• Write a play about three kids who discover a portal to another world in their basement.
  • Create a video acting out a number of big emotions.
  • Develop a skit telling a story of a favorite animal and her friends without any words.
  • Create a puppet show that explains to aliens from outer space the global pandemic.

Day Four: Sculpture

  • Get out clay or play dough and generate a list of favorite objects. Pick one to sculpt.
  • Take a walk around your block and find interestingly shaped natural objects. Bring them back and use a hot glue gun (with a parent’s help) to glue together a found object sculpture.
  • Use multi-colored construction paper and create a three-dimensional bouquet of spring flowers.

Day Five: Dance

  • Turn on your favorite music and host a family dance party.
  • Learn new moves and techniques on YouTube together. Our friends recommend Just Dance.
  • Play GoNoodle Movement videos and follow along each time you plan to transition to a new activity – from breakfast to playtime, after lunch, and late afternoon.

Though we do not have a daily agenda or full day routine during spring break, we still have plenty of ideas to keep our imaginations fueled and bodies, minds, and spirits fully engaged. When you are spending time together as a family, check out these – anytime, anywhere collaborative games that will promote family connection!

Wishing you joy, creativity, and connection for your time off together!

*Many thanks to wise friend Kimberly Allison for her tips this week that inspired this post!

Originally published in April, 2020.

Special Thanks to All Who Participated in International SEL Day!

Jennifer Miller of CPCK co-founded SEL4OH in her home state with Pamela McVeagh-Lally this past year. We are grateful to long-time social and emotional learning champion U.S. Congressman Tim Ryan for recognizing SEL Day in the Congressional Record!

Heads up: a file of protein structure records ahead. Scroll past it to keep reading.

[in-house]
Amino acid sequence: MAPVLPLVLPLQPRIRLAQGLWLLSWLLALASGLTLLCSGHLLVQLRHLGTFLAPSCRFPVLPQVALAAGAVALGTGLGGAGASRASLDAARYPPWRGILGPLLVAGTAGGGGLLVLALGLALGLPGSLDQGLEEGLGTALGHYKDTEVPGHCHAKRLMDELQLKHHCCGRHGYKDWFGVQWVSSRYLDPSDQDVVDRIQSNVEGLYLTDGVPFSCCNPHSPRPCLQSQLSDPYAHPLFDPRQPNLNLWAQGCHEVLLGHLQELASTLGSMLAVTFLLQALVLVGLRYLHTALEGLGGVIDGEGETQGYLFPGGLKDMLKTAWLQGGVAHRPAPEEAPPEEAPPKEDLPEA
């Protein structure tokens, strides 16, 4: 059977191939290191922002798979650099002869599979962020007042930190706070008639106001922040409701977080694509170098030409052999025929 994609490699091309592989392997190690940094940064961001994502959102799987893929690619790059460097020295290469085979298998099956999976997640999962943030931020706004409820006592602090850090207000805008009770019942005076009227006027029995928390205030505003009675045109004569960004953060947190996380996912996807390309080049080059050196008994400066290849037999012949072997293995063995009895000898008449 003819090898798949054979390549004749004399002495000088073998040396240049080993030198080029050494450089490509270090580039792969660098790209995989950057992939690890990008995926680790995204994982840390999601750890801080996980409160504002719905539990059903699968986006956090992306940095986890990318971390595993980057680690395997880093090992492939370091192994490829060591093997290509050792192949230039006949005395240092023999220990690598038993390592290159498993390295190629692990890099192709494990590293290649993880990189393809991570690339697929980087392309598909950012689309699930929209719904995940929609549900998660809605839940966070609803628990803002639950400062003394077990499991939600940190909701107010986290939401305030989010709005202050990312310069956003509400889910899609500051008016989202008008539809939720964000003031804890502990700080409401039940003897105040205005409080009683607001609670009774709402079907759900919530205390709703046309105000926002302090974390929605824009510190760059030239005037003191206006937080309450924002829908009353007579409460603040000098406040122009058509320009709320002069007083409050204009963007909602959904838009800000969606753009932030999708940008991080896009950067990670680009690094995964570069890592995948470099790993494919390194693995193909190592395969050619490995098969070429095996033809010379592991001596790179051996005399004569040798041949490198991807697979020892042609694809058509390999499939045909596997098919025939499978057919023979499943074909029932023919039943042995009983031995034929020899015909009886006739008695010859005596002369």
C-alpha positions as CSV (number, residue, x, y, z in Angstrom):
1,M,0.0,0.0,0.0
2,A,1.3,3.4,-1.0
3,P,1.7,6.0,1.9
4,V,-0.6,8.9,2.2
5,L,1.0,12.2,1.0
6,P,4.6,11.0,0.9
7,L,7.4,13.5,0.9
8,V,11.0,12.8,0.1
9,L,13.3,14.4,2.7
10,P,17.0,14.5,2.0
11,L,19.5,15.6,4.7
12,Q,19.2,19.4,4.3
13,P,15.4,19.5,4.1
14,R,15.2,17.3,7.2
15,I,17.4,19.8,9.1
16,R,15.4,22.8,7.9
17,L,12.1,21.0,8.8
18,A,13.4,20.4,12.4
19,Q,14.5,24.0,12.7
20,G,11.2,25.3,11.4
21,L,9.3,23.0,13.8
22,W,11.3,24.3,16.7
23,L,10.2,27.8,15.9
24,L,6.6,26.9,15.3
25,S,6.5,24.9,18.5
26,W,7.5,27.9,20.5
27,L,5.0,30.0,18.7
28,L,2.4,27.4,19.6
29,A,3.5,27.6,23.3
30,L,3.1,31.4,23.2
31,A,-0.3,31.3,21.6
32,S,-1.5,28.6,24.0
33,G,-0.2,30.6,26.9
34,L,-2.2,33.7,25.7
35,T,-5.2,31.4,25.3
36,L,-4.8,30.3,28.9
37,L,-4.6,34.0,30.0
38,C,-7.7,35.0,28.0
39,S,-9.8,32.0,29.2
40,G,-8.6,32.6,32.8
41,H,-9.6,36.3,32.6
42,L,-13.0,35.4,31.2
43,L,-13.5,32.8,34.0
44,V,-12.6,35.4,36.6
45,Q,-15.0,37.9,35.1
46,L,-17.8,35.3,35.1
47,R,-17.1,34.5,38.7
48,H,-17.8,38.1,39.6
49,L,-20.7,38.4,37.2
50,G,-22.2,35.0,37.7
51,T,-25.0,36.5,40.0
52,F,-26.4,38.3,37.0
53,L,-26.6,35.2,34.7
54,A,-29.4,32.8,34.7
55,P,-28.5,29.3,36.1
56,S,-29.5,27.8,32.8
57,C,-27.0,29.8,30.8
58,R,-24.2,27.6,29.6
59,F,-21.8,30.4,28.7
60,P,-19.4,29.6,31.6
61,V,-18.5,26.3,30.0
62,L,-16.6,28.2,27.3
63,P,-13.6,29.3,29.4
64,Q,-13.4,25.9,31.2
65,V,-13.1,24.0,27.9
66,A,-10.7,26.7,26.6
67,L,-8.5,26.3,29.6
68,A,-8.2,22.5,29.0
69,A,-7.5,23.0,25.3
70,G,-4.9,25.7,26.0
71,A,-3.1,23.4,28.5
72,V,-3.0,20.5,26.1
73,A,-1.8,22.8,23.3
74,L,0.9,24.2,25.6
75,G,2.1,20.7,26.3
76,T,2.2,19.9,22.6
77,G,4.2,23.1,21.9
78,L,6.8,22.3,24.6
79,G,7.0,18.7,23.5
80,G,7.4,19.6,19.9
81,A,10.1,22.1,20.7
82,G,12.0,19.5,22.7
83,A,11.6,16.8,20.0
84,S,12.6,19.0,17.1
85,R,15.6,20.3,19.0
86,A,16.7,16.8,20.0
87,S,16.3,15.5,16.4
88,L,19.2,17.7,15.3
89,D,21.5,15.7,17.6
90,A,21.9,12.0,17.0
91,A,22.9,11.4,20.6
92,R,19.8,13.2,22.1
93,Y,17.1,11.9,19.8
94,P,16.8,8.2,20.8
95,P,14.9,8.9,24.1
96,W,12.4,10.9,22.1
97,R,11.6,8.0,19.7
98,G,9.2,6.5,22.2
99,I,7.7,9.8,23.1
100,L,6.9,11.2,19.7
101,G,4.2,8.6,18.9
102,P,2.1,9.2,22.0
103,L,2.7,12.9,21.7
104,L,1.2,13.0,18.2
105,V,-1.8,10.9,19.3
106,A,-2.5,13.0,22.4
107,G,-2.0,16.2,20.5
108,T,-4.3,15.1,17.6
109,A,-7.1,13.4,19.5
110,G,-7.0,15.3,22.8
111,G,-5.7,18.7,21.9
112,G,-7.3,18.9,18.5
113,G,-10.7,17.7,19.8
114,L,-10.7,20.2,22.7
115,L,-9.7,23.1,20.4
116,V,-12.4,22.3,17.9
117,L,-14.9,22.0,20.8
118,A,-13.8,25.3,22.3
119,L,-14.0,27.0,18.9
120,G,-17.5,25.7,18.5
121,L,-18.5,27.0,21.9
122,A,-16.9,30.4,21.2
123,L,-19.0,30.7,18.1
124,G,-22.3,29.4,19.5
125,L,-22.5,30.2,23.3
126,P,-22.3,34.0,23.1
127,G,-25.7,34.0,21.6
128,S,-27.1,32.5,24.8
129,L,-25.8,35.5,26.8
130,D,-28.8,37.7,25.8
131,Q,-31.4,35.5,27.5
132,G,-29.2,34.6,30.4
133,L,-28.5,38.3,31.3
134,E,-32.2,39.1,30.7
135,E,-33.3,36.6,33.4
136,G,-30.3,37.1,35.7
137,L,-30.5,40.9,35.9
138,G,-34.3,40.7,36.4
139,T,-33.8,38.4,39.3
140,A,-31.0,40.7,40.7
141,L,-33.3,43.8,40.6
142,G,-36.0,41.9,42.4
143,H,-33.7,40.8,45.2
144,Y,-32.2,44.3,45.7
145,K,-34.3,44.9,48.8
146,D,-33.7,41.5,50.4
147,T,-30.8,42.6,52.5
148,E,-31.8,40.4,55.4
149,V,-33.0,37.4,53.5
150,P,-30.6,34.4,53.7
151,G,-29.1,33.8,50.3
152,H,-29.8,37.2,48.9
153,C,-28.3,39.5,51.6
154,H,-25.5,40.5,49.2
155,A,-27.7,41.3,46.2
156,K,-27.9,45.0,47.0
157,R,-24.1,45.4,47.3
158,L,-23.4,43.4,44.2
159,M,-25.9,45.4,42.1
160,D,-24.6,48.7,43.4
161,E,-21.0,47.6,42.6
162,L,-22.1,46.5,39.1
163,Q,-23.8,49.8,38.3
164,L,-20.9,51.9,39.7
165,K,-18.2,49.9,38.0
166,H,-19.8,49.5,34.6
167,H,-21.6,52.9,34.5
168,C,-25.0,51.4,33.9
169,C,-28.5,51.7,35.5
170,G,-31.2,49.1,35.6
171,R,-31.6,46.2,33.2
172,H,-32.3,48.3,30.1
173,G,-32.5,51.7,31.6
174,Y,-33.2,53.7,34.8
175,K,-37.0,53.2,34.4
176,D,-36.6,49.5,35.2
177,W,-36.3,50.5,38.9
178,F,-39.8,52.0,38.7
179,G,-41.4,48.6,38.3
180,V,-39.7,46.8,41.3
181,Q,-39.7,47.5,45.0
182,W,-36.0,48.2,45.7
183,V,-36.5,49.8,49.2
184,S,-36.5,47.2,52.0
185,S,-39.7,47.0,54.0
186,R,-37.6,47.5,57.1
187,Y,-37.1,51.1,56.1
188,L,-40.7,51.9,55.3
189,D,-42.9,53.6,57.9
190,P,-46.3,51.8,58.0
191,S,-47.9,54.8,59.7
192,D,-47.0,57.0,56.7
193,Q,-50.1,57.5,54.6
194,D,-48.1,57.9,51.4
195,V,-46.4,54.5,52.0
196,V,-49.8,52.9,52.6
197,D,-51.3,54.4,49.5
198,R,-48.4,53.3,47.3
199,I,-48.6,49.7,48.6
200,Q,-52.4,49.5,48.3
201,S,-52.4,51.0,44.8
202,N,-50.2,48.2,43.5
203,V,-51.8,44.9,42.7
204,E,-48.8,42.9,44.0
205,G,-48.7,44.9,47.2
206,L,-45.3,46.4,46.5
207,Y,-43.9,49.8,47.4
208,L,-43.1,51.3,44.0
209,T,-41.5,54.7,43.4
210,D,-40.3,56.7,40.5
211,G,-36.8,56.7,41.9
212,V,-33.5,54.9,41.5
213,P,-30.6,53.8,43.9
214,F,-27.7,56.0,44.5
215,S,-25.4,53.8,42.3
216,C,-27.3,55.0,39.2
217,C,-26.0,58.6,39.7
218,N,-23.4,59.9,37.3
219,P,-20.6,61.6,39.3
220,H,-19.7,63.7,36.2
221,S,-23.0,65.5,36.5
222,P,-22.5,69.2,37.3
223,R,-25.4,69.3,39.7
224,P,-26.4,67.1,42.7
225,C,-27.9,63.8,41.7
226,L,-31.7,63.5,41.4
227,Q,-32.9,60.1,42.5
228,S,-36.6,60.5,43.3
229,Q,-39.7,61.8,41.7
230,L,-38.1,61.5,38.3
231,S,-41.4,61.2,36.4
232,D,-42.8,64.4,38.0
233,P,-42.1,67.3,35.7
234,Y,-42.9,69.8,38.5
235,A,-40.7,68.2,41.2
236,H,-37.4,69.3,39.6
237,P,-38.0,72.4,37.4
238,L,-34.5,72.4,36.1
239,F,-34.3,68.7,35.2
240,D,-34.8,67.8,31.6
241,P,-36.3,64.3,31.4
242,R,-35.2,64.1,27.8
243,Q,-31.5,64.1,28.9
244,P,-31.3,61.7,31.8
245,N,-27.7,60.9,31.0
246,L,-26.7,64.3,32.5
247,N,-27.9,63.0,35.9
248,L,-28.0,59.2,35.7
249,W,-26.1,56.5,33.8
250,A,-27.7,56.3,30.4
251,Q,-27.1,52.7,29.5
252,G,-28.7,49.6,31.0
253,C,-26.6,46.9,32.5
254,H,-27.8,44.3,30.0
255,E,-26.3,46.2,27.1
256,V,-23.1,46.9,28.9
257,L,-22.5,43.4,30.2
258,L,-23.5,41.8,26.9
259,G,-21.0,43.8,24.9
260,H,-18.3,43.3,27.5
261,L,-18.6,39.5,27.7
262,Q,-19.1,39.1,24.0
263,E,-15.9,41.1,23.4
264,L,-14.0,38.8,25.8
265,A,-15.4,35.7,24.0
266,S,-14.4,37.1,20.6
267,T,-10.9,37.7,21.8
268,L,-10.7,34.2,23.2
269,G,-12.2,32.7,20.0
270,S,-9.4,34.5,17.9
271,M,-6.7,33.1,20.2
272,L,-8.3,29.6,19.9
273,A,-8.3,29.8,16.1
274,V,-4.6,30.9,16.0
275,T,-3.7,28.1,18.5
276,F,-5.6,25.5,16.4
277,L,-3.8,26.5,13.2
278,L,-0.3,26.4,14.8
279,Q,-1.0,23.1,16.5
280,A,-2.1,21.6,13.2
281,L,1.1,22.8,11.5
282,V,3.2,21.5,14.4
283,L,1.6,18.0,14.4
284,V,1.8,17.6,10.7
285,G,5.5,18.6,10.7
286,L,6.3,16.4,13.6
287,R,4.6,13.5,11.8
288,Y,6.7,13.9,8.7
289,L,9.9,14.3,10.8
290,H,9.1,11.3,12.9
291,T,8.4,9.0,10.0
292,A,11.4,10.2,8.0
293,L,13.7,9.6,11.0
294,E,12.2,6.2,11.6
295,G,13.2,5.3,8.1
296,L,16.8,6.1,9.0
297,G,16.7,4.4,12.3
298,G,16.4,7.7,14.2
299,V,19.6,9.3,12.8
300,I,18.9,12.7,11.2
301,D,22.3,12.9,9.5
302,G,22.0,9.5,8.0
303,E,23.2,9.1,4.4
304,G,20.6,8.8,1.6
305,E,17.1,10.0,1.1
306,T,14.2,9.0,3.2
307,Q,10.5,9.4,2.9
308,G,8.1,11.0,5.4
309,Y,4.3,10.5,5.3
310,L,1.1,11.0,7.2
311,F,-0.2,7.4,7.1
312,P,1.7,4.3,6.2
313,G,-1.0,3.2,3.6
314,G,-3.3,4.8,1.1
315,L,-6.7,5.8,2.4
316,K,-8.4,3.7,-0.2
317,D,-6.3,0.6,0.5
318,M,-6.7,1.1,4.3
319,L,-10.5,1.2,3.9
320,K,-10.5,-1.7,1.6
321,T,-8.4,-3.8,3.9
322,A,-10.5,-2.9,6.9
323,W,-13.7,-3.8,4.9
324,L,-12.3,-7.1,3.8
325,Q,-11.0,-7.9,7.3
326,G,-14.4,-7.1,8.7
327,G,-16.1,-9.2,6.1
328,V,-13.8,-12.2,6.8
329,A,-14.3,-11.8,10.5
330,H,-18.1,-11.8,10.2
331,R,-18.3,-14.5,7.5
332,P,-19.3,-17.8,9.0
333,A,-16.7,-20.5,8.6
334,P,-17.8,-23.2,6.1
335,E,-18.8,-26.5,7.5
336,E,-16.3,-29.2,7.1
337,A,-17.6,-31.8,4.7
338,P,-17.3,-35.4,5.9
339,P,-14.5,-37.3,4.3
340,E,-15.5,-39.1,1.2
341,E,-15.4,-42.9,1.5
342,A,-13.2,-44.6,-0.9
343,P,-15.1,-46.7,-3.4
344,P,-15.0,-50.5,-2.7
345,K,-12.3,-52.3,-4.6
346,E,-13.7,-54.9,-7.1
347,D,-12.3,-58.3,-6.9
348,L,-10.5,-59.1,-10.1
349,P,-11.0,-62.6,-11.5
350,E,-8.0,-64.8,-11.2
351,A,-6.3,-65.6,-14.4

With organizations and participants around the world, there were 12 million views on #SEL Day posts and social media! What an incredible way to raise awareness about the importance of social and emotional learning for our children and ourselves! It was hosted by The Urban Assembly and SEL4USA and we feel so much gratitude for their leadership! Also, big thanks to the many Confident Parent’s collaborators who offered their wisdom on this site and through social media that day including Roger Weissberg, Nikkya Hargrove, Erik Keefe, Mike Wilson, Pamela McVeagh-Lally, Shannon Wanless, Fernando Restoy, Annmarie McMahill, Rebecca Bauer and Agenda Bonner.

What did you need from your parents when you were a teen?

Jennifer was able to talk with a few young professionals who gave insight into what they needed as a teenager from their parents.

How can families Partner with educators on their children’s Social and emotional Development in Equitable, inclusive ways?

There were a number of educational leaders committed to social and emotional learning that shared their perspectives on this question.

How Can Parents Teach Racial and Social Justice?

We are having some valuable conversations today! Teaching your children about racial and social justice can be challenging but also vital. Check out what these experts who are also parents have to say.

How Can Parents Teach Social and Emotional skills?

Check out what these professionals who are also parents have to say!

Happy International #SEL Day!

In celebration and recognition of the ways in which we best promote our children’s development and our own, Confident Parents, Confident Kids’ Jennifer Miller will be posing questions all day to a diverse range of experts who are also either parents, educators, nonprofit leaders and even some young adults who will answer questions about their own upbringing. Watch for these questions and answers here on the blog or our Facebook page (www.facebook.com/confidentparentsconfidentkids) and also, on Twitter, @JenniferSMiller. Thank you so much to the sponsors SEL4US and the Urban Assembly! Check out the #SELDay page for more information on events happening today.

How do we define social and emotional learning?

The Collaborative for Academic, Social, and Emotional Learning (CASEL) at the University of Illinois at Chicago defines it as (2020):